The return of David Souter and the ‘Comeback Kid’
Late summer brought several interesting and memorable events from historic to intriguing to results of a local primary.
Of historic note, on Sept. 16, a portrait of the late and distinguished Chief Justice Frank Rowe Kenison, was unveiled at the New Hampshire Supreme Court.
The portrait was a project of current Chief Justice John Broderick, who enlisted the help of many in the legal community to raise money to pay for the portrait to hang in the entryway of the Supreme Court building, which is named for Kenison.
Luminaries past and present from the bar and bench attended. For attorneys who have practiced law for thirty years or more, as I have, seeing many of the giants of the bar who were my age when I started and are still active was a treat. Such notable attorneys as George Hanna of Keene (father of Governor Lynch’s legal counsel Kate Hanna), retired Rockingham County Probate Judge William Treat, retired Supreme Court Justices William Batchelder and William Johnson, retired Superior Court judges, such as George Pappagianis and many more was like watching the history of New Hampshire law practice in one place.
The speaker was U.S. Supreme Court Justice David H. Souter, a former New Hampshire Supreme Court justice. Souter speaks in public rarely. When he does so, he does so thoughtfully, eloquently and his remarks are worthy of note.
Careful to avoid the topics of the day, the only reference Souter made to current Supreme Court matters and the confirmation process surrounding Judge John Roberts was a reference to the strength of judges who do not come to the bench with “an agenda.”
Souter’s remarks focused on Justice Kenison and his 30-year career on the Supreme Court, where he built a reputation as one of the three or four top state court judges in the country. Souter also noted his close association and friendship with Judge Laurence Duncan, a colleague on the bench who himself was chief justice, later but who teamed with Kenison to lead a court of extraordinary scholarship and wisdom.
Souter also noted that the ceremony was held 35 years to the day that the Supreme Court building was dedicated and its keys turned over to Chief Justice Kenison by then-Gov. Walter Peterson.
For New Hampshire history and legal buffs, Sept. 16, 2005, was about as good as it gets, from the memories of Justices Kenison and Duncan to the wisdom of Justice Souter, a true scholar and conservative justice in that he does not seek to overturn with precedent for his own purposes and does not come with a hidden agenda in judging.
Events at the state Senate a couple of weeks ago were startling political drama. Senate President Thomas Eaton, long regarded by those who know him as one of the most affable and nicest individuals imaginable, somehow succeeded in getting himself into a political jam. Largely “inside the State House” intrigue, the issues involved his administration of the Senate, his use of appointment power to add and remove people from committees of conference, his disagreements over staff with Majority Leader Robert Clegg of Hudson and his treatment of several senators who opposed his election as President or otherwise opposed his administration.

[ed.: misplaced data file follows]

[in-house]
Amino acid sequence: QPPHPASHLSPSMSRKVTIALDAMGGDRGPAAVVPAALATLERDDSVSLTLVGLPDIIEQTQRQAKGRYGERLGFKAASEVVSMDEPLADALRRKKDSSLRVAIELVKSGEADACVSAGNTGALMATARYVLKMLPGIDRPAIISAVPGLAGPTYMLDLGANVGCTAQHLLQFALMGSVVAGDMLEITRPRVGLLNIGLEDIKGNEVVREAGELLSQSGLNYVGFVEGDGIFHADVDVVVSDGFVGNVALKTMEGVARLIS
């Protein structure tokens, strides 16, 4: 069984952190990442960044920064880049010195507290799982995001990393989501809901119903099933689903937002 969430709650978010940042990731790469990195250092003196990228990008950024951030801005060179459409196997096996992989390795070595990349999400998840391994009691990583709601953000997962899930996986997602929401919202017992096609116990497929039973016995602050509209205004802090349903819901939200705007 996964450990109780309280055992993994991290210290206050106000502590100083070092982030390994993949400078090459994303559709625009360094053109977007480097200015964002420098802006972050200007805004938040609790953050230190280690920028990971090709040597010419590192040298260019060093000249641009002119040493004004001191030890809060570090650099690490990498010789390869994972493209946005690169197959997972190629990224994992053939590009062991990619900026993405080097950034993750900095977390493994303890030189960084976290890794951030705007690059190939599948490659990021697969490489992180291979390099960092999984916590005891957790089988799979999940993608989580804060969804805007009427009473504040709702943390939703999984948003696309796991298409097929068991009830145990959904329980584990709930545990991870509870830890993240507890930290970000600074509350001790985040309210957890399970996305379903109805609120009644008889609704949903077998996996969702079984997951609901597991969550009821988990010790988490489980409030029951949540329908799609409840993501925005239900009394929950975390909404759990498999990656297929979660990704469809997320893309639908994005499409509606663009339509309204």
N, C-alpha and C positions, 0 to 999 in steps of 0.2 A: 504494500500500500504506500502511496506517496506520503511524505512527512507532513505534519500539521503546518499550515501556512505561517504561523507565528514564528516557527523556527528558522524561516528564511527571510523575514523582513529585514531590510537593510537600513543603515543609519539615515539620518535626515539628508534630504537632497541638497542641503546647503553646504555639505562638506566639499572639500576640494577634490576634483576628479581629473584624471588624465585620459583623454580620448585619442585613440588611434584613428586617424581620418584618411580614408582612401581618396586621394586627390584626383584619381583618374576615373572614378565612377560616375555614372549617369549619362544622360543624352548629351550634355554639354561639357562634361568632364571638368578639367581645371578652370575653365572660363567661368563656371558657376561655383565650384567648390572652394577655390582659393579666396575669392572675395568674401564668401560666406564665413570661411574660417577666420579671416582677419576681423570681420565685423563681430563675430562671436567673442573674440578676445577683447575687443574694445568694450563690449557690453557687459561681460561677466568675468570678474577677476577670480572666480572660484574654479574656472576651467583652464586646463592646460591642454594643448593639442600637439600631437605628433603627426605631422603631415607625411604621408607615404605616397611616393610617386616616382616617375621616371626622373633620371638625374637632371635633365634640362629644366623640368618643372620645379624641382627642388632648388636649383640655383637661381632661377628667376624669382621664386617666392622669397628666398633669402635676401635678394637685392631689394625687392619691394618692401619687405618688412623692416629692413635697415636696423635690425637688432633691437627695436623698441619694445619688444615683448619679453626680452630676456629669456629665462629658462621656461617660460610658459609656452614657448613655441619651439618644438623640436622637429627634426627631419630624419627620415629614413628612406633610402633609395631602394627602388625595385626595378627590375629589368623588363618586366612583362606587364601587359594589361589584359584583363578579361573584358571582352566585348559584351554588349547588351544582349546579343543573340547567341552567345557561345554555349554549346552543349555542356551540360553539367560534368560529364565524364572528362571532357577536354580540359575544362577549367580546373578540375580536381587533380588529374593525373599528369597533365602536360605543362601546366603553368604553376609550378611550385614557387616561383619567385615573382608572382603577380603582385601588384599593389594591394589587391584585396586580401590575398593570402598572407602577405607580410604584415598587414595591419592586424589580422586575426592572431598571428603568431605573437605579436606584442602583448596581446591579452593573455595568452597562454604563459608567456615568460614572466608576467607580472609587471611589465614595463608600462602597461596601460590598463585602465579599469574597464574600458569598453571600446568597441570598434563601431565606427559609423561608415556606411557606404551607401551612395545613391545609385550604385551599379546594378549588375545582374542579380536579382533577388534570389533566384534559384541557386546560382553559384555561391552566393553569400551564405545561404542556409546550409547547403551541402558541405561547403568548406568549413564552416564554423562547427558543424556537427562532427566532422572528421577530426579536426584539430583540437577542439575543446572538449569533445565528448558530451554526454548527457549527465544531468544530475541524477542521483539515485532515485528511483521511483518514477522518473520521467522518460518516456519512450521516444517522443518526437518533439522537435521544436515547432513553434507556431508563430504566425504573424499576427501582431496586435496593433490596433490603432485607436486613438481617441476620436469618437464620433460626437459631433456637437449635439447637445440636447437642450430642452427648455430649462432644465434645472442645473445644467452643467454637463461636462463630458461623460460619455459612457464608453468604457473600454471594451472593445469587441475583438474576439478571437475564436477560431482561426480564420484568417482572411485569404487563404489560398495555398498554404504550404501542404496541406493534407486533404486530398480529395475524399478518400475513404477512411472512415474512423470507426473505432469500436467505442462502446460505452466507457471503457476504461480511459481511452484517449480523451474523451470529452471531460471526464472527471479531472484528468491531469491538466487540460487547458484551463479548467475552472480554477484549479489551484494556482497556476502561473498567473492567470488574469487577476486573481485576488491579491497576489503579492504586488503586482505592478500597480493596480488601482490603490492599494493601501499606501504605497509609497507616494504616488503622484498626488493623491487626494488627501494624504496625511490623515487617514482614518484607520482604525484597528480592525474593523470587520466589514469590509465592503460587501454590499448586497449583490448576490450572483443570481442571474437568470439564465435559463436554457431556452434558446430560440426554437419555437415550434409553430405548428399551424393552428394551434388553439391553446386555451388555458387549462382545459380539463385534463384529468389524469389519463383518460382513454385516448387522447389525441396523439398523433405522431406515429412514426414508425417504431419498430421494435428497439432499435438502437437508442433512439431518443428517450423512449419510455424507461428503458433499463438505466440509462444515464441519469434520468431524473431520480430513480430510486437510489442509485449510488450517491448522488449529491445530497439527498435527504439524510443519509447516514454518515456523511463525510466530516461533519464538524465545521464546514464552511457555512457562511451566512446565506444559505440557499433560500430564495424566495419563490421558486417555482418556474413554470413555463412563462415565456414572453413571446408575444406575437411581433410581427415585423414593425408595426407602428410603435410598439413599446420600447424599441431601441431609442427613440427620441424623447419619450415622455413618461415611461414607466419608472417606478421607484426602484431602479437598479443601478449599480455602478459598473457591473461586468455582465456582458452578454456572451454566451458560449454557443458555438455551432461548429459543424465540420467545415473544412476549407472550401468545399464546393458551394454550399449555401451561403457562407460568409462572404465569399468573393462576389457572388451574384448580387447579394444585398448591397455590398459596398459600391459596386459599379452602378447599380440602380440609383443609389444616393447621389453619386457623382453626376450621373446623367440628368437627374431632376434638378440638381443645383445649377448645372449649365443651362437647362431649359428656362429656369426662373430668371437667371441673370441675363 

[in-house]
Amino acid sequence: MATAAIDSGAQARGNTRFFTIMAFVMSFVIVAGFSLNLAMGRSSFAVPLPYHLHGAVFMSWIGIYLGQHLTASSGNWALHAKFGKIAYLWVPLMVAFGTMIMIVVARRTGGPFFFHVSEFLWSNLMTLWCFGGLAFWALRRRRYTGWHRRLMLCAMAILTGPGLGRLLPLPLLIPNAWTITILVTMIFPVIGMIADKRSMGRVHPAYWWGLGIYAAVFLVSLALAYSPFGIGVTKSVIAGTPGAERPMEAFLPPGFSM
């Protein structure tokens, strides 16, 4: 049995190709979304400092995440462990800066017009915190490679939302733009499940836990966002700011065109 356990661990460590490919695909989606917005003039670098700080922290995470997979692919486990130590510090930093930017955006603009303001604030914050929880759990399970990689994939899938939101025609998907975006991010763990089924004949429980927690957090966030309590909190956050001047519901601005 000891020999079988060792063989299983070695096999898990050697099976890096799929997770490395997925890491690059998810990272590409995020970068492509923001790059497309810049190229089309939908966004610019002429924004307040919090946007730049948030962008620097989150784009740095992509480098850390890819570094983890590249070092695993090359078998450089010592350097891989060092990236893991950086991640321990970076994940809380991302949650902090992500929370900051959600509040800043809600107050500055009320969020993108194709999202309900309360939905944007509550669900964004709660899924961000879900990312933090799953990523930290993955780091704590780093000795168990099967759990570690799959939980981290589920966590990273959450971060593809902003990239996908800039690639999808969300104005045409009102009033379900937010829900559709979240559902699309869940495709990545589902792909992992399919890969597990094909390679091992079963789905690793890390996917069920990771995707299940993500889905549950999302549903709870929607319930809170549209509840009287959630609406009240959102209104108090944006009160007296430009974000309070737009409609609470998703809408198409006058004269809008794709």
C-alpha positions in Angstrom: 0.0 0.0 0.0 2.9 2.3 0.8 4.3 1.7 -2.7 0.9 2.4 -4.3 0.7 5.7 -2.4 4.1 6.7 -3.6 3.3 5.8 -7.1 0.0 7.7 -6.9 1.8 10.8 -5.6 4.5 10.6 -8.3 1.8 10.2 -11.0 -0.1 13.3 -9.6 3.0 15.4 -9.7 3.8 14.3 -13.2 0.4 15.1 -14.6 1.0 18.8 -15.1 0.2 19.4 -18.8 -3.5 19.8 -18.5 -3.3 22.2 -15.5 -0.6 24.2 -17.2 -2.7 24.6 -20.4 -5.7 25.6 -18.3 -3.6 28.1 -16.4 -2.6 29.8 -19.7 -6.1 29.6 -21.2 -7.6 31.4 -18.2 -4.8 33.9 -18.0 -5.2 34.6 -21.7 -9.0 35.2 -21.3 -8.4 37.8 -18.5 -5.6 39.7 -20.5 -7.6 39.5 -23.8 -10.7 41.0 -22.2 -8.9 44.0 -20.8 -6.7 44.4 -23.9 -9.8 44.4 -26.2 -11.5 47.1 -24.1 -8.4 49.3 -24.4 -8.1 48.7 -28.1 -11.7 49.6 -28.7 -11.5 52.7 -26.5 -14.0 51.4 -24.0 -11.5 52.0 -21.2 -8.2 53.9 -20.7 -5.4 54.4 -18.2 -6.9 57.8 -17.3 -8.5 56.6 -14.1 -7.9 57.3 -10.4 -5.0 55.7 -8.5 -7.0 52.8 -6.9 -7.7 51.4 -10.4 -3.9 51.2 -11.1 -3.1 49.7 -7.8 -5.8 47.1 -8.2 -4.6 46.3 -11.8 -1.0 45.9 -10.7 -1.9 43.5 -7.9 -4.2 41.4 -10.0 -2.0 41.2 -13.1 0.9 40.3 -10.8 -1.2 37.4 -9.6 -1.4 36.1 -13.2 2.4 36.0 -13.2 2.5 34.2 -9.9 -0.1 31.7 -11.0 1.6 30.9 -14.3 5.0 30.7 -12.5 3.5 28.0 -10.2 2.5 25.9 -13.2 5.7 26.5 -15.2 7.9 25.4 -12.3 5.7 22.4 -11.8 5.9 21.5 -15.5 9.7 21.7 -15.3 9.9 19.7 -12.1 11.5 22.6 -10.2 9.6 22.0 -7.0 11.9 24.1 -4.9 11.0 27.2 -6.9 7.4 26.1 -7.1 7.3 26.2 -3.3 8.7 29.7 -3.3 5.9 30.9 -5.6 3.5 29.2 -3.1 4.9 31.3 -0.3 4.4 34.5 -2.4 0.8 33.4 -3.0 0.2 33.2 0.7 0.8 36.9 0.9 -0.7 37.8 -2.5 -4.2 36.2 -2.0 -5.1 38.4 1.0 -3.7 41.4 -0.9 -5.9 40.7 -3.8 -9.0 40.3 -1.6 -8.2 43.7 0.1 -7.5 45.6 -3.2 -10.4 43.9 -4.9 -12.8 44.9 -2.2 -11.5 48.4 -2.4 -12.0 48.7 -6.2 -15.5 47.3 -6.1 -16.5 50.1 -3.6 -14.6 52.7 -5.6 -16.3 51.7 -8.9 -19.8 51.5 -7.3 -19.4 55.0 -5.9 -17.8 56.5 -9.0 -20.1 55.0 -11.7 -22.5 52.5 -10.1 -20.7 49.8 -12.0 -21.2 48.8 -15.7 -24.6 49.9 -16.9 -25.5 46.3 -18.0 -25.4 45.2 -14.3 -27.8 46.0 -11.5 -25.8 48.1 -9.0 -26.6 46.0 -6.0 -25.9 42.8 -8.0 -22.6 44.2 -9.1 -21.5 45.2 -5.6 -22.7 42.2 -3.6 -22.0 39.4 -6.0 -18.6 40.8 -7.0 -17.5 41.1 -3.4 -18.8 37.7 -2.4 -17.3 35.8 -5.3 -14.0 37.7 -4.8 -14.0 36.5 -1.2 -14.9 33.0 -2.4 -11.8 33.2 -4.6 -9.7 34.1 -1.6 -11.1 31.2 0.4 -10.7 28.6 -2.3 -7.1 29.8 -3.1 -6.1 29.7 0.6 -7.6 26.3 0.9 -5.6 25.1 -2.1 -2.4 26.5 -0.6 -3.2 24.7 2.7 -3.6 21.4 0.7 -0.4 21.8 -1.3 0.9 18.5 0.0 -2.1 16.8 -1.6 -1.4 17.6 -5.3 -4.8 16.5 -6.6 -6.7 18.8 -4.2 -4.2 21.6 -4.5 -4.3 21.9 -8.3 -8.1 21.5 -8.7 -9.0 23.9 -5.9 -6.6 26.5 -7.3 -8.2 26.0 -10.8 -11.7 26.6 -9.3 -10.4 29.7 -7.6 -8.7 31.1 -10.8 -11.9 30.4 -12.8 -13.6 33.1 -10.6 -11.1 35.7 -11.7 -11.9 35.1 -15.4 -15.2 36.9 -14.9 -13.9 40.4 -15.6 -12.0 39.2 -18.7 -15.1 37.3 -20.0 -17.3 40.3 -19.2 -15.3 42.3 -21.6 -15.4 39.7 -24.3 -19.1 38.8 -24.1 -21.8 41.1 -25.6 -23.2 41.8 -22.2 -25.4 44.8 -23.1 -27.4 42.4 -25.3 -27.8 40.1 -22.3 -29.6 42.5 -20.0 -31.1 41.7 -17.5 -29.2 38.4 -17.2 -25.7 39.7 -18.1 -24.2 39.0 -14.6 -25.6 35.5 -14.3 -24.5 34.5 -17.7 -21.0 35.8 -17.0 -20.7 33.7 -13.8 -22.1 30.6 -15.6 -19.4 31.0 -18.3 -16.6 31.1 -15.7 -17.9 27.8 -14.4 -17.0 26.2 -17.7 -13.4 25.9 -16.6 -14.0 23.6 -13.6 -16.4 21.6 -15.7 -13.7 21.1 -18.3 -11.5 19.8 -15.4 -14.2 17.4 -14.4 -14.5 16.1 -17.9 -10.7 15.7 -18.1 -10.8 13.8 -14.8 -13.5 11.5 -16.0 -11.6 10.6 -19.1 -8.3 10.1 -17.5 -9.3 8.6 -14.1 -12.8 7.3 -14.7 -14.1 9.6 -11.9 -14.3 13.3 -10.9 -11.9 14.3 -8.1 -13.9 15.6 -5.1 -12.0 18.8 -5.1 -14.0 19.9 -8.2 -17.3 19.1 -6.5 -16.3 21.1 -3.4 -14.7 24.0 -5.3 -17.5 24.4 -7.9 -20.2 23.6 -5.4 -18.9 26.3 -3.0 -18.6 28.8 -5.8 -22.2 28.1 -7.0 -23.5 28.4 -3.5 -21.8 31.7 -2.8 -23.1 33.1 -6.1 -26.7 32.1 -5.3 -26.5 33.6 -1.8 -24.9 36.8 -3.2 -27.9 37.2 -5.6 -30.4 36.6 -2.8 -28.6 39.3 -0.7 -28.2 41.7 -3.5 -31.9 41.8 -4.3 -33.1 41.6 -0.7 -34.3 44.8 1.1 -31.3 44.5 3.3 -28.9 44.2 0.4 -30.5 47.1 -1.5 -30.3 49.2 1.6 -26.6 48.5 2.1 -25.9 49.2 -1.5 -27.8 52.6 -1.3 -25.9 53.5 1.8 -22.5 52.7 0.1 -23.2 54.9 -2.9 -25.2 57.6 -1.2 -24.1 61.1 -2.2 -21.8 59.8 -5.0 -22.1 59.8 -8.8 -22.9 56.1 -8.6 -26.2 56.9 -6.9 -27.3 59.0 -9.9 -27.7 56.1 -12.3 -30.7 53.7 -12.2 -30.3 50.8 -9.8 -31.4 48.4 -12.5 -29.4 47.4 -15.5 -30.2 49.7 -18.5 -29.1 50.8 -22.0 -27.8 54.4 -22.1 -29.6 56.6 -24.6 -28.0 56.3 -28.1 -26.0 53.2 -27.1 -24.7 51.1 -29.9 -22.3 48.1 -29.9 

All of these matters came to a head in late summer with majority of senate Democrats joining with sufficient Republicans to request a special session of the senate to deal with “leadership issues.” It became obvious that the majority of the senators would seek alternate leadership. In an emotional and touching speech, Eaton warned of the dangerous precedent being set and resigned as senate president.
In short order, Senator Ted Gatsas of Manchester, one of the exiled Republicans, was elected to replace Eaton. Later, Senator Clegg was named majority leader once again and Gatsas named his leadership team and pledged that he would work with members of the senate from both sides of the aisle.
A recent column of mine had the headline affixed to it, “Ted Gatsas: The Comeback Kid.” If he was the comeback kid when that column was written, he has now come further than all the way back! How he does leading the Senate in a bipartisan fashion will be interesting to watch, although his initial steps seemed encouraging to Concord observers.
A couple of interesting notes: with Gatsas’ election, both the House and Senate have Republican leaders elected with less than half of the members of their own party in support. Also with his election, the governor, speaker of the house and senate president are all alumni of the University of New Hampshire to which all three have close connections and strong devotion. Regardless of party, this is a fact which has been noted by all three and stranger things than common college allegiances have been known to put very different people on the same wavelength.
Brad Cook is a partner in the Manchester law firm of Sheehan Phinney Bass + Green and heads its government relations and estate planning groups.